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How to prepare a hurricane kit

A basic hurricane kit from Bill Jackson's, Pinellas Park.  Items in photo include: Large Tote Carrier or Ice Chest, center, Portable Camping Stove with Cooking Set and Utensils, center, Portable Fresh Water Container, front left, Plenty of Batteries, multiple sizes, front left, Insect Repellent, bottom center, Battery Operated Flashlight, bottom, center, Battery Operated Lantern, front, right, Solar Powered Charger/charges electronic items using small solar panels, bottom right, Freeze Dried Food Kit, various foods, center left, Rain Poncho, center right, Sleeping Bag, center right, Pillow, back left, Portable Fan that charges electronic items, back right, Water Purification Unit and Water Bottle/Mister, Water Purification Tablets and Waterproof Matches/Lighter, top of cooler, left, Battery Operated/Chargeable  Portable Radio/Walkie Talkie and First Aid Kit, top of cooler, right. FOR TERRY TOMALIN STORY.
A basic hurricane kit from Bill Jackson's, Pinellas Park. Items in photo include: Large Tote Carrier or Ice Chest, center, Portable Camping Stove with Cooking Set and Utensils, center, Portable Fresh Water Container, front left, Plenty of Batteries, multiple sizes, front left, Insect Repellent, bottom center, Battery Operated Flashlight, bottom, center, Battery Operated Lantern, front, right, Solar Powered Charger/charges electronic items using small solar panels, bottom right, Freeze Dried Food Kit, various foods, center left, Rain Poncho, center right, Sleeping Bag, center right, Pillow, back left, Portable Fan that charges electronic items, back right, Water Purification Unit and Water Bottle/Mister, Water Purification Tablets and Waterproof Matches/Lighter, top of cooler, left, Battery Operated/Chargeable Portable Radio/Walkie Talkie and First Aid Kit, top of cooler, right. FOR TERRY TOMALIN STORY.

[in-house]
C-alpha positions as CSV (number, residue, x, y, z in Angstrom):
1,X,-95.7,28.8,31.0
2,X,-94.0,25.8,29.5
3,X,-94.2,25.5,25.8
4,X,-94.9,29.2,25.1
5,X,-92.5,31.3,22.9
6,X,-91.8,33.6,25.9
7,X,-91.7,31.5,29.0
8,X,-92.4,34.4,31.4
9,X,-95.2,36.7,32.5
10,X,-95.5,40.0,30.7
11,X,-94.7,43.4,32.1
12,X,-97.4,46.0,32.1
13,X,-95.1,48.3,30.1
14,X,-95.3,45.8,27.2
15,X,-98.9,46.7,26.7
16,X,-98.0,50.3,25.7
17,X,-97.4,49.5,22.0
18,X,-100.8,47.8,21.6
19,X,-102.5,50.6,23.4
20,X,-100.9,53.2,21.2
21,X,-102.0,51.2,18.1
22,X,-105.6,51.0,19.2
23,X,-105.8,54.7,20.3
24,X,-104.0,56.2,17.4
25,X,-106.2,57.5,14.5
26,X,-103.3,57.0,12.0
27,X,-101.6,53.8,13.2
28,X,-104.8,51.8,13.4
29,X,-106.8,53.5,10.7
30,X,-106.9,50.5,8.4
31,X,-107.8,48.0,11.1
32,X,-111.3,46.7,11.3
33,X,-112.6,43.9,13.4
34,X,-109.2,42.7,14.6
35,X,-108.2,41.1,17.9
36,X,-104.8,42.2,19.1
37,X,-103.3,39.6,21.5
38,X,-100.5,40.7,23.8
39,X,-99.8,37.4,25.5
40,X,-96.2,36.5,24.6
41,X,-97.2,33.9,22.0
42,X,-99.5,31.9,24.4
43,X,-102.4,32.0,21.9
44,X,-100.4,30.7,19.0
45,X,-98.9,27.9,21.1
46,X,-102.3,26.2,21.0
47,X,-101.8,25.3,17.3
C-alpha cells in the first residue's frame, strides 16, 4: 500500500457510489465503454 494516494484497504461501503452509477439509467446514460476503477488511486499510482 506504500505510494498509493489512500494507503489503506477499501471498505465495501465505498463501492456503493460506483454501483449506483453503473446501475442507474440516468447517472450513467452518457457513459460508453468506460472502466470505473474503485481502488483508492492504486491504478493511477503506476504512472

Published May 13, 2015

Building a hurricane kit is a lot like packing for a wilderness camping trip. You need to be able to survive for several days on your own without any outside assistance.

Store your supplies and gear in a large plastic tote, something that is durable and easily transportable. A cooler with wheels is another good option. Once you unpack your supplies, you have a place to store fresh food if you are lucky enough to find some ice.

You can live for weeks without food, but only a few days without water, so store at least a gallon a day per person. In an emergency, it could take several days to get help, so plan accordingly. Water purification tablets and/or a water filter, will help extend your supply. Electrolyte solution and/or powdered sports drink take up little space and can be a life saver in hot, humid conditions.

Pack freeze-dried or canned food, enough for three days. Dense, high-calorie items are the best choice. A camp stove with extra propane will extend your menu options. Don't forget a manual can opener. A mess kit, plastic eating utensils and a lightweight camp cook set are a great if you have them.

Communication is key in any emergency situation, so pack a battery-powered or hand crank radio. If possible, get one with a NOAA Weather Radio option. Make sure you have extra batteries. Get a waterproof case for your cell phone and a solar charger.

Standard camping equipment, including a flashlight and/or lantern, a signal whistle and mirror, a first aid kit and waterproof matches are also critical. If you need prescription medicine, have at least an extra month's supply. You'll also need insect repellent and sunscreen.

Common household items, such as moist wipes and hand sanitizer, will help with personal hygiene. Paper towels and toilet paper will also prove useful. Other items, including plastic garbage bags, drop cloths, mosquito netting, duct tape and light line and rope can be used to make an emergency shelter if the need arises.

Make sure you pack changes of clothes in a sealed, plastic bag. Include rain gear, and something warm, such as a hooded sweatshirt, in case you find yourself in an air-conditioned shelter. An inflatable mattress, lightweight blankets and/or a sleeping bag and a pillow will make your stay more comfortable. Bring along a small day pack in case you find yourself walking for supplies.